Israeli stage company Tikshoret are bringing their energetic drama, 5 Kilo Sugar, to this year’s Edinburgh Festival, writes Deborah Cicurel

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Gur Koren’s grandfather’s tall stories on stage

When you’ve had a bit too much to drink, you probably rest your eyes, order a fried meal or pull some silly dance moves. But when Israeli playwright Gur Koren got drunk a few years ago, he imagined his late grandfather talking to him through a nearby cat – and his play 5 Kilo Sugar was born.

The play, which will be performed at this year’s Edinburgh Fringe Festival, follows the story of Gur, whose grandfather appears to him through various people, eventually sending him on a mission that begins with sugar smuggling during the Second World War (hence the play’s name) and ends in the bed of a lecturer in Eastern European history.

5 Kilo Sugar has been brought to the UK by Tikshoret, an Israeli theatre company founded in 2005 by the play’s director Ariella Eshed, which aims to give a platform to Israeli and Jewish theatre and encourages collaborations through cultural exchange.

In the mockumentary-style play, Gur’s grandfather asks his grandson to change a fact in a book written about him. It’s all about myth, history, and rewriting facts.

These are universal human dilemmas that are not specific to Israelis or Jews – and this is why Eshed – ­and all of Tikshoret – are so passionate about bringing these cultural moments to audiences outside Israel.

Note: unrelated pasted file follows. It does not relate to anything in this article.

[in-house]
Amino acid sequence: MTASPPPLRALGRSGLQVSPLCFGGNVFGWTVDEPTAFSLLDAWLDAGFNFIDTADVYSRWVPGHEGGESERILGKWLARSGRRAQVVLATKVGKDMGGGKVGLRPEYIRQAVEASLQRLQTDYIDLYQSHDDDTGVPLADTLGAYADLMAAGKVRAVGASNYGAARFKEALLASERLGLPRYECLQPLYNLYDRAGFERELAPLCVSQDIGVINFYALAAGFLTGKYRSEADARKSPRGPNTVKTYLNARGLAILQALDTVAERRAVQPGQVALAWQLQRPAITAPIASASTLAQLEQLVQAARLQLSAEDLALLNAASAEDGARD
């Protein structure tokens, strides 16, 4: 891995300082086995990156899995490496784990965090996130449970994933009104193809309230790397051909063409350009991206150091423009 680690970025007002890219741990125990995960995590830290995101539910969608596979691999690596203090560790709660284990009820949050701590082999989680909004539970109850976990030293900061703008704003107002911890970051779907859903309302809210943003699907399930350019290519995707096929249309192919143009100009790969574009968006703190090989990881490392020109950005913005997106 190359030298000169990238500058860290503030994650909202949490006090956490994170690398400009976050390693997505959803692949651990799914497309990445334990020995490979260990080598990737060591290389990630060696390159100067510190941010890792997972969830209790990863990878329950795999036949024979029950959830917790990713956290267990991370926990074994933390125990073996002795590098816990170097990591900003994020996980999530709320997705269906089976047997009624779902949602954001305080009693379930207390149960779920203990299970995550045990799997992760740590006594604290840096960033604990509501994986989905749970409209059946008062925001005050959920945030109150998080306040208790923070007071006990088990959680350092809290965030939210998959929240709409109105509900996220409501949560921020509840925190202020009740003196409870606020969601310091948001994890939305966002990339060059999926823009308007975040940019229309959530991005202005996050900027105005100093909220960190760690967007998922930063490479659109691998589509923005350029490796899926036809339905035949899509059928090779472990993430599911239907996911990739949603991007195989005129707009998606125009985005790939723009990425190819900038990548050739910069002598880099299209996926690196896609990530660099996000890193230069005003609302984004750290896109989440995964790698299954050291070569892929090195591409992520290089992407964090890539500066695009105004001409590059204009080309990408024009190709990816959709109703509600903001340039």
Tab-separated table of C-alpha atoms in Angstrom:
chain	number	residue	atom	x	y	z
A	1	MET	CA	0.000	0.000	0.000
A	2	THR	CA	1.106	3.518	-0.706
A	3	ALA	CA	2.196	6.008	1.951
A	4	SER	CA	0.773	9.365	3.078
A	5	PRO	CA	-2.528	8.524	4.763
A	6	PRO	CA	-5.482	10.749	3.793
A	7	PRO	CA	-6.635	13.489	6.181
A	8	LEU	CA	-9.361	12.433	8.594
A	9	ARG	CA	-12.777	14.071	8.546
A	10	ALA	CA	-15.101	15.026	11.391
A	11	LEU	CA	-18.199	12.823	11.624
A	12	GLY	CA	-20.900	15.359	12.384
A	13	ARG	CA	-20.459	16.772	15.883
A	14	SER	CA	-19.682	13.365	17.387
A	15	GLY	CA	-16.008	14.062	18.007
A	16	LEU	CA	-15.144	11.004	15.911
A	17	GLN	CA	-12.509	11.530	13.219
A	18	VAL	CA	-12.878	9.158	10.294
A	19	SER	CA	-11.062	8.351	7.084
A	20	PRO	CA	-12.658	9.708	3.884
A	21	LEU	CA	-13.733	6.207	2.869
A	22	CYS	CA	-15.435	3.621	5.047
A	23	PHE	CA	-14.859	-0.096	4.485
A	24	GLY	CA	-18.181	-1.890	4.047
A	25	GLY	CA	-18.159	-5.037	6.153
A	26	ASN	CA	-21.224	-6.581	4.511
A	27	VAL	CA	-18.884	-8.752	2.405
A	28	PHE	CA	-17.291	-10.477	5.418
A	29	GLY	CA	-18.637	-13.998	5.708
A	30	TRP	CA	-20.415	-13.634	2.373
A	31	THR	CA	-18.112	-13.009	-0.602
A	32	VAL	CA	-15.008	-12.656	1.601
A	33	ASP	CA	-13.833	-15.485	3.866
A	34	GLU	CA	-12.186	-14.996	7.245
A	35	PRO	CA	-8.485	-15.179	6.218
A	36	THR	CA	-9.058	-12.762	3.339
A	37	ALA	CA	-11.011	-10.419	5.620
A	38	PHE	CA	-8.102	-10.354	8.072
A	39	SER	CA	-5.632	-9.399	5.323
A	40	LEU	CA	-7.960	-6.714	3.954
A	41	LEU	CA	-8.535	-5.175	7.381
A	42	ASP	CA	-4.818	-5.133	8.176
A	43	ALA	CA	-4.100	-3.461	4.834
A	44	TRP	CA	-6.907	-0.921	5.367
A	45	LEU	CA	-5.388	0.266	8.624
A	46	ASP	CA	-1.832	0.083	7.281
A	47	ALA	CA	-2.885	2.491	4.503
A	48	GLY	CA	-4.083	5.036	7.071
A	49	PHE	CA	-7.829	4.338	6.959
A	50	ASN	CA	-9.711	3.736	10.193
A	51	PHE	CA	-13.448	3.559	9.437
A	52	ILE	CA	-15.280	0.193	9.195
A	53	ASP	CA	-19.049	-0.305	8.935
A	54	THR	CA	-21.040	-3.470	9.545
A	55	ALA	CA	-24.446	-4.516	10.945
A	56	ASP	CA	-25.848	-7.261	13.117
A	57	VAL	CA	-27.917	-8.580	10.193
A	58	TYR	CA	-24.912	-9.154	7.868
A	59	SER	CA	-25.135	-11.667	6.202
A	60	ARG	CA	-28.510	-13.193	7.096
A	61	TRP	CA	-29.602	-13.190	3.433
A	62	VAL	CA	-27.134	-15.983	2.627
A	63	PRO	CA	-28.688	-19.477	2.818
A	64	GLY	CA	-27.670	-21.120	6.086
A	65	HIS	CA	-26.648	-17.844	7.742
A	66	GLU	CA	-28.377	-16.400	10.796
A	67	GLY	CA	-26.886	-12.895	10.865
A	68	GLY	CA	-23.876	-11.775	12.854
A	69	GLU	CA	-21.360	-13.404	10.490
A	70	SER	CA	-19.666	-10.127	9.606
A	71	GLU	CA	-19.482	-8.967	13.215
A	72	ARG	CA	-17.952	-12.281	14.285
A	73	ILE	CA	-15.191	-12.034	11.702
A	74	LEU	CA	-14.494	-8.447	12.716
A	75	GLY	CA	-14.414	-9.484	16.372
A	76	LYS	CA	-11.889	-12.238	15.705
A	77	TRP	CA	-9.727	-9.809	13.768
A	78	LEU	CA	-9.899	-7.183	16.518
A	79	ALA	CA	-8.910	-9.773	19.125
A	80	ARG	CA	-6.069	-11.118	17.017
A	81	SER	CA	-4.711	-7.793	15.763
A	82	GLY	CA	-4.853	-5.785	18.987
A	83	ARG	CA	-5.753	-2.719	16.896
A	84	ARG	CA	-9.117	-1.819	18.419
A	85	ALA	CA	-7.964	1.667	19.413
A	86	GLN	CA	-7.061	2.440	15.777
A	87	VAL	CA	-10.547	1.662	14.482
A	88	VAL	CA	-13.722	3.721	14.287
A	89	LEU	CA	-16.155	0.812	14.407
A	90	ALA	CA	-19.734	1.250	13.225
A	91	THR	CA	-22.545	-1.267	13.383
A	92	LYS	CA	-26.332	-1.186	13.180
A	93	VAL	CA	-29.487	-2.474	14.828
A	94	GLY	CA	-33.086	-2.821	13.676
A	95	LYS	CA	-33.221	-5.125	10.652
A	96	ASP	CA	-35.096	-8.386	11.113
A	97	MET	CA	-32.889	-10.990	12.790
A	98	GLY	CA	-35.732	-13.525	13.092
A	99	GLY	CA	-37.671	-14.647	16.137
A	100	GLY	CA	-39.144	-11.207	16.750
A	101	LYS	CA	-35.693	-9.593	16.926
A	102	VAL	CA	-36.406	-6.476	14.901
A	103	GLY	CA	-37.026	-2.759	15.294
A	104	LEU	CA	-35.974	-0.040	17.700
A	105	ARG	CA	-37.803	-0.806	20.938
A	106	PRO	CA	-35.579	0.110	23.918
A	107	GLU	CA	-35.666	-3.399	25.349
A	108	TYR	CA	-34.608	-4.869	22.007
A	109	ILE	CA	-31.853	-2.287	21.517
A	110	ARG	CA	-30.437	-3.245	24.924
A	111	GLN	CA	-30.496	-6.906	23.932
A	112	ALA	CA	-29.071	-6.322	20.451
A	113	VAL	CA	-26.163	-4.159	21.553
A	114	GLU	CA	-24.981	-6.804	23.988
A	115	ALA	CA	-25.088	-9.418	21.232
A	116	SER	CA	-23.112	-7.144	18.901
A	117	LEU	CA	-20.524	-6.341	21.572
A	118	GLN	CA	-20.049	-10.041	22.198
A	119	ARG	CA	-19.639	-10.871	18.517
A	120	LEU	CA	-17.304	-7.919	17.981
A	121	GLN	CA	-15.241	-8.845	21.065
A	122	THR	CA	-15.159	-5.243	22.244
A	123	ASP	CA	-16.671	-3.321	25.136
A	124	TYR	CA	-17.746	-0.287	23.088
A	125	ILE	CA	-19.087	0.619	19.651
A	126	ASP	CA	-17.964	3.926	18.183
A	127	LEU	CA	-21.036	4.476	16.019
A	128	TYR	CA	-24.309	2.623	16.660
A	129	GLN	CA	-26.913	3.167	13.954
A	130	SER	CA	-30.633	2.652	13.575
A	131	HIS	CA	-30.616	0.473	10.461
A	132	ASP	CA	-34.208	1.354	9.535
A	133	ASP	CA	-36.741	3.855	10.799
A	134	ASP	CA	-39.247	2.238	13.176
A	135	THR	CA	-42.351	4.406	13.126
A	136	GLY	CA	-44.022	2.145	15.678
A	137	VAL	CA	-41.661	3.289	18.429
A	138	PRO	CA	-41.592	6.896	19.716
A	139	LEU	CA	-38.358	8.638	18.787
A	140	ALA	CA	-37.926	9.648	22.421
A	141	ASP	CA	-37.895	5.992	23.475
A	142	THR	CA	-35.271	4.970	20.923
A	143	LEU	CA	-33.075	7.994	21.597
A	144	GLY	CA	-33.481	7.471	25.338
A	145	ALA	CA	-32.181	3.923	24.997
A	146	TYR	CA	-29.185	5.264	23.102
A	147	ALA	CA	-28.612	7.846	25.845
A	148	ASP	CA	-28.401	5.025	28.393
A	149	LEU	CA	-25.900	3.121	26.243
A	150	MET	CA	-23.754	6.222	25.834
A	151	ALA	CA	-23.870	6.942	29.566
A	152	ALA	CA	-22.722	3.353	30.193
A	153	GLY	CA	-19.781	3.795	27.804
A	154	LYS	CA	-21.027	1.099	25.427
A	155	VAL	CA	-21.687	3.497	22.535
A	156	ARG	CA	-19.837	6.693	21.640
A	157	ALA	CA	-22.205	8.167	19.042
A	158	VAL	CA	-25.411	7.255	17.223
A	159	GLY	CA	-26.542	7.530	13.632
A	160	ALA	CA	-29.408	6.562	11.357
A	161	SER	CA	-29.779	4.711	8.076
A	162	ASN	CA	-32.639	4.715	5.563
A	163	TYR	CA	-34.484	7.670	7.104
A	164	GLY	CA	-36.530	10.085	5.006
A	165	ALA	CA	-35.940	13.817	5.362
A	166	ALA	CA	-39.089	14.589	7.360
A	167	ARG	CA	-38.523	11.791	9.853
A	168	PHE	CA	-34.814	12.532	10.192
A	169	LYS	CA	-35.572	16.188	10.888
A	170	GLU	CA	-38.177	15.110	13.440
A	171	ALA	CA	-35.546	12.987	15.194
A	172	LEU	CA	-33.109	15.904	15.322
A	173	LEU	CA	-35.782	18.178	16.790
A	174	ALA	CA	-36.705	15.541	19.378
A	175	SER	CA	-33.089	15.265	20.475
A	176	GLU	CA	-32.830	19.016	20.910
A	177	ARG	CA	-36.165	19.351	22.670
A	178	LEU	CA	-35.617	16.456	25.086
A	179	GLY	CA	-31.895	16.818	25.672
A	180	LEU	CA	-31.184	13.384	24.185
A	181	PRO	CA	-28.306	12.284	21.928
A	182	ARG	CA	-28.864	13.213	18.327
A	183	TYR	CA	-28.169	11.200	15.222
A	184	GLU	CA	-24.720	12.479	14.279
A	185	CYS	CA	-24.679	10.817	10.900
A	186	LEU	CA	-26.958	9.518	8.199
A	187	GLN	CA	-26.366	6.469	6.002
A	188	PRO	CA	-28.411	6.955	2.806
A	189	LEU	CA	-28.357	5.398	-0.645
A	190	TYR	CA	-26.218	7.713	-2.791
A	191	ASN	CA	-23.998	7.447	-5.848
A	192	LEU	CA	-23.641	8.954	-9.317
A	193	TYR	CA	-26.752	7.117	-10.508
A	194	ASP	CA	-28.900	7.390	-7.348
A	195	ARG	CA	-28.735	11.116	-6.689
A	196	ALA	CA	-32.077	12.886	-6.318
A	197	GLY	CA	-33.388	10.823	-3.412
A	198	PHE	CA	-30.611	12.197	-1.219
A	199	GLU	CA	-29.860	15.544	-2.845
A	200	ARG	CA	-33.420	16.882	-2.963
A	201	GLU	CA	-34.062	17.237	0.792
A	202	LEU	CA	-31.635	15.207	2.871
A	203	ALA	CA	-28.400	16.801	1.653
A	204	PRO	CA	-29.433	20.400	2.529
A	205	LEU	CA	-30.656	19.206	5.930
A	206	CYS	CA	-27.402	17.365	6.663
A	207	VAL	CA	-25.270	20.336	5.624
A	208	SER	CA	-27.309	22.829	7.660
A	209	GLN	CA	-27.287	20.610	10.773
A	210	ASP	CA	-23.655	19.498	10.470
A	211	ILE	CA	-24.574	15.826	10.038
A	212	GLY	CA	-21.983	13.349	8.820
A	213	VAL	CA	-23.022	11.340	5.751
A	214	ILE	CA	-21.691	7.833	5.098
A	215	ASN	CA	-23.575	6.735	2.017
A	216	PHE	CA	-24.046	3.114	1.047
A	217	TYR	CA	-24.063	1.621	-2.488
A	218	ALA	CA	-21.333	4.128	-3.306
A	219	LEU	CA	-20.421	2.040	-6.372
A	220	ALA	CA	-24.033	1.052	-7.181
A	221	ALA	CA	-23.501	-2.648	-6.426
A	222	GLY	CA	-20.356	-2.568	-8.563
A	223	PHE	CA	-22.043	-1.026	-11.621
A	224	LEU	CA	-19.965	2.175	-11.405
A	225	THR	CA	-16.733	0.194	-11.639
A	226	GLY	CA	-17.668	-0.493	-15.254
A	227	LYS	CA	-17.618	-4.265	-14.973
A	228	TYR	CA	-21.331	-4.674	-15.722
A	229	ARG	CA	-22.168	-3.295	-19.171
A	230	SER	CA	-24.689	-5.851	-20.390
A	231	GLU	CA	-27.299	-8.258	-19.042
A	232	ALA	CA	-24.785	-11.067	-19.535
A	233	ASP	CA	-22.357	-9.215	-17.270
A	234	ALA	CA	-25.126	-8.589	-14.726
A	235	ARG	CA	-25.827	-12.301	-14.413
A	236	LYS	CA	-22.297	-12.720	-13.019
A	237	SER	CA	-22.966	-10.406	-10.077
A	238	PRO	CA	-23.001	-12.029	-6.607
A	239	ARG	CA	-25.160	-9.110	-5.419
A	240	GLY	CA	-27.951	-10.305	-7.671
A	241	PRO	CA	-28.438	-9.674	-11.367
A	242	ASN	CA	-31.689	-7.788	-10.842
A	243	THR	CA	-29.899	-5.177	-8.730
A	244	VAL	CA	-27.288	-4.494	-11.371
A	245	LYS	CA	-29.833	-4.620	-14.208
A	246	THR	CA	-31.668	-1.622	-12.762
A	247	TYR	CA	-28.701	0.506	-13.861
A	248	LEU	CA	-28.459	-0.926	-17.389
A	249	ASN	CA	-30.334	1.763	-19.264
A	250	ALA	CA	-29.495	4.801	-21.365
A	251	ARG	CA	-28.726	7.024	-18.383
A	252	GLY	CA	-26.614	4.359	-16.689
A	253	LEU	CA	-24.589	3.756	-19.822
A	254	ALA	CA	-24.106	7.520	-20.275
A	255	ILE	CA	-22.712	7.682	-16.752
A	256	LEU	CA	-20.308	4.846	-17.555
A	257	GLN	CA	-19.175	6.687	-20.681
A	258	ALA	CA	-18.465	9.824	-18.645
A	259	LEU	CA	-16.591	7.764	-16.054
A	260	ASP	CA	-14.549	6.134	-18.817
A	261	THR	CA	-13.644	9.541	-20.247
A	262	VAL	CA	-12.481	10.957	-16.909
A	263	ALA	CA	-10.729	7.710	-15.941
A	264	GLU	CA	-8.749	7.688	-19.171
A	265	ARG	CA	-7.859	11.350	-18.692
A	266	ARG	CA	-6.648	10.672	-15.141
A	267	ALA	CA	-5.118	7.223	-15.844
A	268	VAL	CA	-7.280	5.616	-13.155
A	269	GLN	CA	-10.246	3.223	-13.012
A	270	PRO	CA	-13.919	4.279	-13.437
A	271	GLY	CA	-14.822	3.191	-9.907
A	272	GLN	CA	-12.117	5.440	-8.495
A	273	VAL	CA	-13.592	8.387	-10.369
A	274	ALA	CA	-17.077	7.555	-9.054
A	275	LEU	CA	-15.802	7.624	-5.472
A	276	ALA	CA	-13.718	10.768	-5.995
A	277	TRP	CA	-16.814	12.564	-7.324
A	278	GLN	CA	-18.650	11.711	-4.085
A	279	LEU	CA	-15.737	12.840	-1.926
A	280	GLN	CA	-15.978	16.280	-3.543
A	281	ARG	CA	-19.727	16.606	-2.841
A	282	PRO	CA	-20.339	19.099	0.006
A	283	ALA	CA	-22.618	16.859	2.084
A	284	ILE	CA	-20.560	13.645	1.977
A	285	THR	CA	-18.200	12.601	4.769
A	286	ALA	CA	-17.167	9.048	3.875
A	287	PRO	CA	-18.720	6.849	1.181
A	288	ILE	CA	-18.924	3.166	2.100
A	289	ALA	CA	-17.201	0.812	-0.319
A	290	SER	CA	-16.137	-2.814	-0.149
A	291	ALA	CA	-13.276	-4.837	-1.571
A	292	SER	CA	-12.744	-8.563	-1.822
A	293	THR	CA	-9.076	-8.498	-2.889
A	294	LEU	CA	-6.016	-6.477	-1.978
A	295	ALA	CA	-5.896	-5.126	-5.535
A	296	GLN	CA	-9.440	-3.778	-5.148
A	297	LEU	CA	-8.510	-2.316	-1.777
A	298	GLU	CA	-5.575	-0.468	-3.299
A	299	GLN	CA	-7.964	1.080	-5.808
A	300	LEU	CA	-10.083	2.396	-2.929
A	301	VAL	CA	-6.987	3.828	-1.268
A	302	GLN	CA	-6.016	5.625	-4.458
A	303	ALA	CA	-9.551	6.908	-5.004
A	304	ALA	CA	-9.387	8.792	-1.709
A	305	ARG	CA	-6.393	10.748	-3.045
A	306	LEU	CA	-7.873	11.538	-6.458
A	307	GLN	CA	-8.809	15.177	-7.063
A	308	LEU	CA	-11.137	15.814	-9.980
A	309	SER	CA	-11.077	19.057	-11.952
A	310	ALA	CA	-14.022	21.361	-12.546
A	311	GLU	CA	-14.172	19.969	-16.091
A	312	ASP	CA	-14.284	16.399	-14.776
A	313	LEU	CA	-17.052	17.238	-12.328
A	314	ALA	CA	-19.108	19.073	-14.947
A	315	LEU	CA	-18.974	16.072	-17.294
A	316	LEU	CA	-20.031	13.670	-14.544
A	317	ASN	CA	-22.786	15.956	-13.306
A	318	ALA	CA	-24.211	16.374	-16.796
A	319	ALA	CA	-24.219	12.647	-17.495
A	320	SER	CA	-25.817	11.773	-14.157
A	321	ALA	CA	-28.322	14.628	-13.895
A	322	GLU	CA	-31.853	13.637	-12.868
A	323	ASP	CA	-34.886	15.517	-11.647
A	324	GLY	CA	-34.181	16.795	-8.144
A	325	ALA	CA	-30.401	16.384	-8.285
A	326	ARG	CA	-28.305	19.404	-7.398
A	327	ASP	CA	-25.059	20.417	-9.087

But in the end some things just make you laugh like a drain

But in the end some things just make you laugh like a drain

“The idea of Tikshoret is to not just bring the political aspects of Israeli culture to the stage,” she says, “but to highlight the wide range of cultural aspects in Israeli theatre.”

Yet this is an Israeli play with a twist – though it ran in Tel Aviv for five years, in its UK reincarnation, it will see Israeli and British actors, both Jewish and non-Jewish, taking on typically Israeli roles. For those of us who have ever sat in the back of a speeding Tel Aviv taxi, we can understand how this could be quite a challenge.

“It’s a really interesting cultural exchange, with a variety of voices and different connections,” says Eshed. “It makes the process of recreating work very interesting.”

Eshed says having Israeli productions at the Edinburgh Fringe Festival is incredibly important because “the role of culture is to bridge the gaps and not widen them.” Despite the well-publicised boycotts of Israeli plays in recent years, Eshed believes that the cultural value of theatre transcends the political.

“This is not about political views,” she says. “It’s about culture and bringing people closer together; holding up a mirror for society from within the community that you wouldn’t know about otherwise.”

• 5 Kilo Sugar runs at the Space on the Mile from 7 August to 15 August. Details: www.edfringe.com or 0131 226 0026.